Difference between revisions of "Judean Desert"
Revision as of 01:04, 18 March 2009
The Judean Desert, located in the eastern edge of south-central Israel, is an array of hills and canyons, falling from the heights of around 1,000 meters in the Judean Mountains, to the Dead Sea which is, at -421 meters below sea level, the lowest place on earth. At its eastern edge, the Judean desert dramaticly drops into the Dead Sea in cliffs of up to 500 meters, and waterfalls in the dry canyons fall in heights of 50-330 meters. The coast of the dead sea offers many cold and hot springs.
The Judean Desert has an average annual rainfall of 47mm. This is due to the fact that the rains in Israel, which comes from the Mediterranean Sea, are blocked by the Judean mountains, creating a rainshadow desert over the eastern slopes of the mountains (the Judean desert), while the western slopes (the Shephelah) receive an average annual rainfall of about 500mm. Because of that, the Judean desert contains a relatively large amount of oases, which are fed by the groudwater from the western slopes of the Judean mountains.
Though hostile and arid, the Judean desert was settled since before recorded history. Jericho, which was founded over 12,000 years ago (around 9,000 BCE), is one of the oldest continuously-inhabited cities in the world, and it is the first city in the world that had walls built to protect it. Another notable place is Ein Gedi, a large oasis that had cities built around it for over 6,000 years. Inside the desert itself there are numerous isolated monasteries, many are still active to this day.
The Judean desert played an important role in the jewish kingdoms in Israel during the biblical times, and also during the greek and roman times.
Because of its' rough terrain and climate, The Judean desert was known as a hiding place for refugees and rebels. King David fled to the Judean desert with his soldiers after king Saul ordered to have him killed. During the greek and roman times, the Hasmonean dynasty and the roman client king Herod the Great built and fortified many forts, strongholds and even palaces in the Judean desert, most famously, Masada. During the Roman-Jewish wars, the jewish rebels fled to the Judean desert and fortified in the strongholds there. The last free standing jewish stronghold in jewish history, prior to the establishment of the modern state of Israel, was Masada.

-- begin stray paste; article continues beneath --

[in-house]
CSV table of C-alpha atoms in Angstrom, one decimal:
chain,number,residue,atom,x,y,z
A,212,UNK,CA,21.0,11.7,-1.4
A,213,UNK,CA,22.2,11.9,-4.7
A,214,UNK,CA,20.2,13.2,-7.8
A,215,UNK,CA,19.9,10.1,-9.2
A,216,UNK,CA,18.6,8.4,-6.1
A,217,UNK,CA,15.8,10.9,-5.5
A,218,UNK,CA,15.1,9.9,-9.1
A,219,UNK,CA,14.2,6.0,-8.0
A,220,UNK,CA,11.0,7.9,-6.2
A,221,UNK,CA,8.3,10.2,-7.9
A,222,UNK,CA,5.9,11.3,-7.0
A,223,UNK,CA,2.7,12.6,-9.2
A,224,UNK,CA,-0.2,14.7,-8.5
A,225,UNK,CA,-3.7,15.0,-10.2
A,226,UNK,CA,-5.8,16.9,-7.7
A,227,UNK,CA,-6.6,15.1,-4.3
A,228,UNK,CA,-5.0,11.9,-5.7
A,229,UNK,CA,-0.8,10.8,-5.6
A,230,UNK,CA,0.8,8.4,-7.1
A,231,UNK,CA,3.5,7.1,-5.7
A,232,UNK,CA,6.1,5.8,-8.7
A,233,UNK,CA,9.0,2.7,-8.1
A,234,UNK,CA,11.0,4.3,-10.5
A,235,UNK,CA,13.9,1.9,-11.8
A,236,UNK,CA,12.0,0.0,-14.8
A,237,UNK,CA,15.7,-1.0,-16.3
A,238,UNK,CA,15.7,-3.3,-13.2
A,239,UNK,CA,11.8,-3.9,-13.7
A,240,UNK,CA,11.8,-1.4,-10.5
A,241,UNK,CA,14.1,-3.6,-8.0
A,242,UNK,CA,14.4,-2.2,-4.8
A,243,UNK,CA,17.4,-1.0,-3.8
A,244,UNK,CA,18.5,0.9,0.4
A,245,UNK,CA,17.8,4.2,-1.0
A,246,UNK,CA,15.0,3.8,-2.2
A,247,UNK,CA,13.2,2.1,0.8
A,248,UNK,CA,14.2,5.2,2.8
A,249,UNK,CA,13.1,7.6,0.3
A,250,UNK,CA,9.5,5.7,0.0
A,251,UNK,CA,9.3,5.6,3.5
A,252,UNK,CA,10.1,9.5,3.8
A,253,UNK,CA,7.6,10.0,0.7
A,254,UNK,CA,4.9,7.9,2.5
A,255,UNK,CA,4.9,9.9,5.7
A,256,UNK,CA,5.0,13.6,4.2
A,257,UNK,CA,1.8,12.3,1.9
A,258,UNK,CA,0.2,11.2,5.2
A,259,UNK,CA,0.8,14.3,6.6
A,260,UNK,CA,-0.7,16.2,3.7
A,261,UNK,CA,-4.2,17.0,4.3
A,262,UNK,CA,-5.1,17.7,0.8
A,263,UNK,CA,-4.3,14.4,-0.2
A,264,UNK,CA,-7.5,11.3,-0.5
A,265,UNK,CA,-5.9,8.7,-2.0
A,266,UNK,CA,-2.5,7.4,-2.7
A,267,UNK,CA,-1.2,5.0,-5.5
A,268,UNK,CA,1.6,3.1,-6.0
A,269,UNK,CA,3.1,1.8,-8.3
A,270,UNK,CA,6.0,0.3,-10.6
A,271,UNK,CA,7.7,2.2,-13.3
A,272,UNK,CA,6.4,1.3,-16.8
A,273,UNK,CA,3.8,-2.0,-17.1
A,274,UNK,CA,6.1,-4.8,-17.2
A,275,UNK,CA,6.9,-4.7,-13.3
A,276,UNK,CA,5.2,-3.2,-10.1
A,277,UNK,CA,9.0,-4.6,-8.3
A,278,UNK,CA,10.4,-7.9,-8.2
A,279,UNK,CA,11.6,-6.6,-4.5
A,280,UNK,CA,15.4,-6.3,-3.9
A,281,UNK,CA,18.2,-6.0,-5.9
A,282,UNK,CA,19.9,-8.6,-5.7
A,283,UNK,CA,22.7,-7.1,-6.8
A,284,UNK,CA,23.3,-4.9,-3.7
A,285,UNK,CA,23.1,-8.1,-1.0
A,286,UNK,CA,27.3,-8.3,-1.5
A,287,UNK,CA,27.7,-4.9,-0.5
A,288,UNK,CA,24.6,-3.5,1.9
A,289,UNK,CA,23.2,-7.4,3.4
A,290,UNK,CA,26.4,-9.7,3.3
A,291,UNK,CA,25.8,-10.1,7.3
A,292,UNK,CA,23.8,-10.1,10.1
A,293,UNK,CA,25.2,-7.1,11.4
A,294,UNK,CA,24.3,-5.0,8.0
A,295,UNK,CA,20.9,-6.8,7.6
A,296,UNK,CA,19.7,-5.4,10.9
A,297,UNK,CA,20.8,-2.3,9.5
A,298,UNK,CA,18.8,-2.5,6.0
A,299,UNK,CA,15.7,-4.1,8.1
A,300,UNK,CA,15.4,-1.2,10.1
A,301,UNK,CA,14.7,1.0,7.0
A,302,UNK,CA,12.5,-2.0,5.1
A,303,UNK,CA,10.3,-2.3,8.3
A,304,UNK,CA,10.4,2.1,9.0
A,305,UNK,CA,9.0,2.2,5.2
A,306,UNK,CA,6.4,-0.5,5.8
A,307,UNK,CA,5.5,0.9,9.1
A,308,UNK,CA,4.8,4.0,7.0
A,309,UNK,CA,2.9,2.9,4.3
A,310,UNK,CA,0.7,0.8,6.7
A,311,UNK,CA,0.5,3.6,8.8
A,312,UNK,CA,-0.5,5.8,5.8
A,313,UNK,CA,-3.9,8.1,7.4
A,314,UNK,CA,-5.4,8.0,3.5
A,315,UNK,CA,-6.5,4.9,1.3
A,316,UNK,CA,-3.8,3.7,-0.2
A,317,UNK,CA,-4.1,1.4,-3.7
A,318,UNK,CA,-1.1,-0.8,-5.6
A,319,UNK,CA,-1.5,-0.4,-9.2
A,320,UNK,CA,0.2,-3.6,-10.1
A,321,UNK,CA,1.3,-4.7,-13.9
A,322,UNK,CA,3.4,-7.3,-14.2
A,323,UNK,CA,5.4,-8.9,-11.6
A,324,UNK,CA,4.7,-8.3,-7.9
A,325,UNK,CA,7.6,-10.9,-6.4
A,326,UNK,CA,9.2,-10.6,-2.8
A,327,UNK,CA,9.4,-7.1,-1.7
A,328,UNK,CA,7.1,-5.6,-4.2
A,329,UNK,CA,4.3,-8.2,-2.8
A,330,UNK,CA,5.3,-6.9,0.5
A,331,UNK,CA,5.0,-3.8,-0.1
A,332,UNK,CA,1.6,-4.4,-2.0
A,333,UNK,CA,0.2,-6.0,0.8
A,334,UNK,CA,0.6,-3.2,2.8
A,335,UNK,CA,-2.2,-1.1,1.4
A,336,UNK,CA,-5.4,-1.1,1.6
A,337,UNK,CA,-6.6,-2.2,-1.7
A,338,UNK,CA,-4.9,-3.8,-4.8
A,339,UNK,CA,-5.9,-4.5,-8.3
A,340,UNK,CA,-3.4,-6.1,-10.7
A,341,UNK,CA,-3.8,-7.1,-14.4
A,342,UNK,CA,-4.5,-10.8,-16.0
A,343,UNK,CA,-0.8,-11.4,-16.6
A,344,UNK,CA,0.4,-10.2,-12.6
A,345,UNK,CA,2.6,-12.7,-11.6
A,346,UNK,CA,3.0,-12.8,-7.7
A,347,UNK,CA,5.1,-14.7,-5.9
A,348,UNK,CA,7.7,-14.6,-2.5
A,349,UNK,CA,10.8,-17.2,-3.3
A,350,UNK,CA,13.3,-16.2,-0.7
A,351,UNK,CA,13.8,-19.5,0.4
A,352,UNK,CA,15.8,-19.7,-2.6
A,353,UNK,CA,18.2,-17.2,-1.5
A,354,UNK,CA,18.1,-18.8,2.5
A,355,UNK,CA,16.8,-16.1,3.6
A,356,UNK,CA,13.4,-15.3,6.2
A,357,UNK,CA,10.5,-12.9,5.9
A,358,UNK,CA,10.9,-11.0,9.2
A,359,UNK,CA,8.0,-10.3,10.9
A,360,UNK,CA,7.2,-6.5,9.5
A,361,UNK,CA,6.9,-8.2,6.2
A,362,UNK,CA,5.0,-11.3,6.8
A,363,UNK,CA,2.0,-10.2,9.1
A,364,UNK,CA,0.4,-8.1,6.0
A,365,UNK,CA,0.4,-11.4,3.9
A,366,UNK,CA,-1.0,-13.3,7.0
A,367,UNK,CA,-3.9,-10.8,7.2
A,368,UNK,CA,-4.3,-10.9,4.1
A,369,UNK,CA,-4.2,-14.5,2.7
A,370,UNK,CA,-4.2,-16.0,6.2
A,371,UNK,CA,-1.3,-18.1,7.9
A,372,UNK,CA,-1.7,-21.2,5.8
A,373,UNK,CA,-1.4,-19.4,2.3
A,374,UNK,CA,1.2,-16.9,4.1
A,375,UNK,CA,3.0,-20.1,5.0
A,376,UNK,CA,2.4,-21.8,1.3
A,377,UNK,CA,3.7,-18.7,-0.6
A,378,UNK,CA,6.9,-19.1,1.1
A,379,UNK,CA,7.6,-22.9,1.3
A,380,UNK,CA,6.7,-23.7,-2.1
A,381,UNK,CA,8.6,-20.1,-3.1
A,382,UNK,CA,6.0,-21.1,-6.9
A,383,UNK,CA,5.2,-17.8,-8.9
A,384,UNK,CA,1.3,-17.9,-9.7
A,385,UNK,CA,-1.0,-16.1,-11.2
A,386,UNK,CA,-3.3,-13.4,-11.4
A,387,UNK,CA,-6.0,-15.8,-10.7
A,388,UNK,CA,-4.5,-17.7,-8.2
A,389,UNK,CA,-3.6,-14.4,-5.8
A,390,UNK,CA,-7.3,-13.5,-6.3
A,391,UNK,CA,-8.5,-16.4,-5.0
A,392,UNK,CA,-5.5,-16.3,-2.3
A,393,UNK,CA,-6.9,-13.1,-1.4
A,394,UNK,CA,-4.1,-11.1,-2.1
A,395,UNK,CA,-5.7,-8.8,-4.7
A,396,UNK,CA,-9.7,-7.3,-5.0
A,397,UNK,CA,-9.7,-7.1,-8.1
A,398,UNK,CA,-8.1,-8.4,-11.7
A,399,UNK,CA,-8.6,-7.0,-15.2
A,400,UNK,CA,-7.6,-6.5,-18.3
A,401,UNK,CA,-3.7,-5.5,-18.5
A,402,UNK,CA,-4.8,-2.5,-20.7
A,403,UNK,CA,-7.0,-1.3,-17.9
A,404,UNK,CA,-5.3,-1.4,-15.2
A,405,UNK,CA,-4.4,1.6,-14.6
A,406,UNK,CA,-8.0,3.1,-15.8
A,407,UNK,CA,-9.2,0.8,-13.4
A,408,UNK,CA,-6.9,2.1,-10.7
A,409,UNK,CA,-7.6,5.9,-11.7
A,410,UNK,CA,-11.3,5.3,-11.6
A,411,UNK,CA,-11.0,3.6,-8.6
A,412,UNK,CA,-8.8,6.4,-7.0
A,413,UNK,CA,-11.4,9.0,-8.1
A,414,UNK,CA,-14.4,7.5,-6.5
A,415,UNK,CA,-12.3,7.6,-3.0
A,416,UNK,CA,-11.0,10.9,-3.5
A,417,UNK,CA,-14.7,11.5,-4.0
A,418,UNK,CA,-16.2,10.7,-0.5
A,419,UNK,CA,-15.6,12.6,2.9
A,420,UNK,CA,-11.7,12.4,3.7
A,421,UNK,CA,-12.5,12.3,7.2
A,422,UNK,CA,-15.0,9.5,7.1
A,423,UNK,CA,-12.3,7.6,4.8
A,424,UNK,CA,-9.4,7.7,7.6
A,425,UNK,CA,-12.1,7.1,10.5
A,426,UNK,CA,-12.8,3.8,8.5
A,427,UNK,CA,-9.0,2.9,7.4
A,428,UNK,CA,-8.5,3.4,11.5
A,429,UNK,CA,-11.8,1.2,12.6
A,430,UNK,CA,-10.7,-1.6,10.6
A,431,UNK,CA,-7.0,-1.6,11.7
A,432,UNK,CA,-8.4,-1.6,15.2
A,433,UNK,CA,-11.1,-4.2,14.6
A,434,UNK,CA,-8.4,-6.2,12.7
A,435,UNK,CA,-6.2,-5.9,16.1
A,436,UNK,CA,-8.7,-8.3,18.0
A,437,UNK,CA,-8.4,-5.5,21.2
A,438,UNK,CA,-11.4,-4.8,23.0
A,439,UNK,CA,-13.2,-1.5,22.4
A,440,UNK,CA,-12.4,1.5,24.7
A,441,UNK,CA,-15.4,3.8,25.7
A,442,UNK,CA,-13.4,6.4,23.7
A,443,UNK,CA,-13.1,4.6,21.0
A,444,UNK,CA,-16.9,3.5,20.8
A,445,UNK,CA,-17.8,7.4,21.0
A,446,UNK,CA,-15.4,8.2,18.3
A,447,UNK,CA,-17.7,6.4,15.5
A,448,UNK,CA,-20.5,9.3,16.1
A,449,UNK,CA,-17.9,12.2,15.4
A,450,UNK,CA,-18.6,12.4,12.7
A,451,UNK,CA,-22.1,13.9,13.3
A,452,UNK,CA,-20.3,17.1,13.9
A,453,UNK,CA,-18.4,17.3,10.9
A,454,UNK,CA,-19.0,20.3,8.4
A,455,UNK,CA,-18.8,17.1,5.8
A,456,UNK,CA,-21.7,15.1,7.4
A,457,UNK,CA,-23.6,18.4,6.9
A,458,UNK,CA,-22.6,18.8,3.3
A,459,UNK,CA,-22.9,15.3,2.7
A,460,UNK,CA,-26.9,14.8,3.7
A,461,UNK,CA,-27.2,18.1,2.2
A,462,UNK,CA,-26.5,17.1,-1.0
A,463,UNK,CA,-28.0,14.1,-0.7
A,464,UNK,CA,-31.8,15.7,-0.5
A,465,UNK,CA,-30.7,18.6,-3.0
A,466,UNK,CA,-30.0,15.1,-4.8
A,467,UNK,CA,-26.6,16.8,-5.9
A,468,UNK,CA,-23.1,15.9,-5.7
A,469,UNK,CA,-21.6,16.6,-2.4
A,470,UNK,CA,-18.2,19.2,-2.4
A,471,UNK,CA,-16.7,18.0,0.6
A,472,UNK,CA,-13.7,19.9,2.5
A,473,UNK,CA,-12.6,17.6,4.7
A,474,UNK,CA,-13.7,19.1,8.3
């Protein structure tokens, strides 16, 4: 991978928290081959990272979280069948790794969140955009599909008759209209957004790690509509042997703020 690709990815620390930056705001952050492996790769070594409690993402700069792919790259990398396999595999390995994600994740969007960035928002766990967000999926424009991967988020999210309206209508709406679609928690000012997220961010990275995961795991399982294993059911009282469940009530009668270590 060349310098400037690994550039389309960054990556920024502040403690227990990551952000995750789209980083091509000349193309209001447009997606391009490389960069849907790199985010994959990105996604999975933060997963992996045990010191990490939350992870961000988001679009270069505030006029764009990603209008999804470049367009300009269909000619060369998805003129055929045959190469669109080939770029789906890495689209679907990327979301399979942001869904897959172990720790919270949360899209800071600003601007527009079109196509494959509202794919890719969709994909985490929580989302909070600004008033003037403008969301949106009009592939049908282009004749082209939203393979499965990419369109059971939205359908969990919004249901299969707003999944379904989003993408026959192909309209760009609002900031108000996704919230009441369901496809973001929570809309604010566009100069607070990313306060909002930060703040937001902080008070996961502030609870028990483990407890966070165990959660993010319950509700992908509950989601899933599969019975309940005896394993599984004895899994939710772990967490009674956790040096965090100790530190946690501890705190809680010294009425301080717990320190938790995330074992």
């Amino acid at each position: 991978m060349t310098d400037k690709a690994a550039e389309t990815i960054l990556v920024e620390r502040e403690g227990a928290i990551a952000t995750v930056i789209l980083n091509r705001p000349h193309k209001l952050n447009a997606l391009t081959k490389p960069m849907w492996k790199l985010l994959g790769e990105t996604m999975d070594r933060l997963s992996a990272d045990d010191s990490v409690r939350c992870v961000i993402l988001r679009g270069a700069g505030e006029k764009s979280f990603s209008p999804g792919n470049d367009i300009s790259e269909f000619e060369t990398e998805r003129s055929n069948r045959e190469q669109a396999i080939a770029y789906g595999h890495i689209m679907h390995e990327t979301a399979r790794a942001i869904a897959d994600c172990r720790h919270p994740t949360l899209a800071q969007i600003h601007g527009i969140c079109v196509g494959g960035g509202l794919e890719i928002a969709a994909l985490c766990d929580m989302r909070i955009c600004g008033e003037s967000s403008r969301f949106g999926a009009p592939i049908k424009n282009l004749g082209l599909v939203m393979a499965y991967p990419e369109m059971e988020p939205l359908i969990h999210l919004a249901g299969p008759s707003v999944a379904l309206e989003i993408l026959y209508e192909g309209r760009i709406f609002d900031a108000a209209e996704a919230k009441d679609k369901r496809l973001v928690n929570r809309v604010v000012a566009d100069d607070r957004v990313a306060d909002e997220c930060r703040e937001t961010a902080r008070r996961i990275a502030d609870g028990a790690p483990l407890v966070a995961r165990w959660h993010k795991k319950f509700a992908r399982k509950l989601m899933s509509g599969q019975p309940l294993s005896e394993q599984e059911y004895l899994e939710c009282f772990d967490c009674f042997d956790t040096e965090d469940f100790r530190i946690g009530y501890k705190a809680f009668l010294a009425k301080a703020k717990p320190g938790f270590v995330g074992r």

Though it passes through the west bank, there are no Palestinian settlements in the Judean desert except for Jericho. Along the coastline of the dead sea and at the edges of the desert from each direction there are scattered jewish settlements, therefore the area is mostly under Israeli control, making the area a lot safer than most of the west bank (though still not as safe as central Israel). Inside the desert itself there are nomadic tribes of Beduins. The coastline of the Dead sea and the areas around and south of Ein-Gedi are just as safe as central Israel.
Every jewish settlement along the coast of the Dead sea has a hostel. There is also a hostel at the base of Masada. High class hotels can be found in Ein-Bokek and Neve-Zohar in the southern coast of the Dead sea. You can also camp for free in the Ein-Gedi coast, where you also have shops, showers and bathrooms.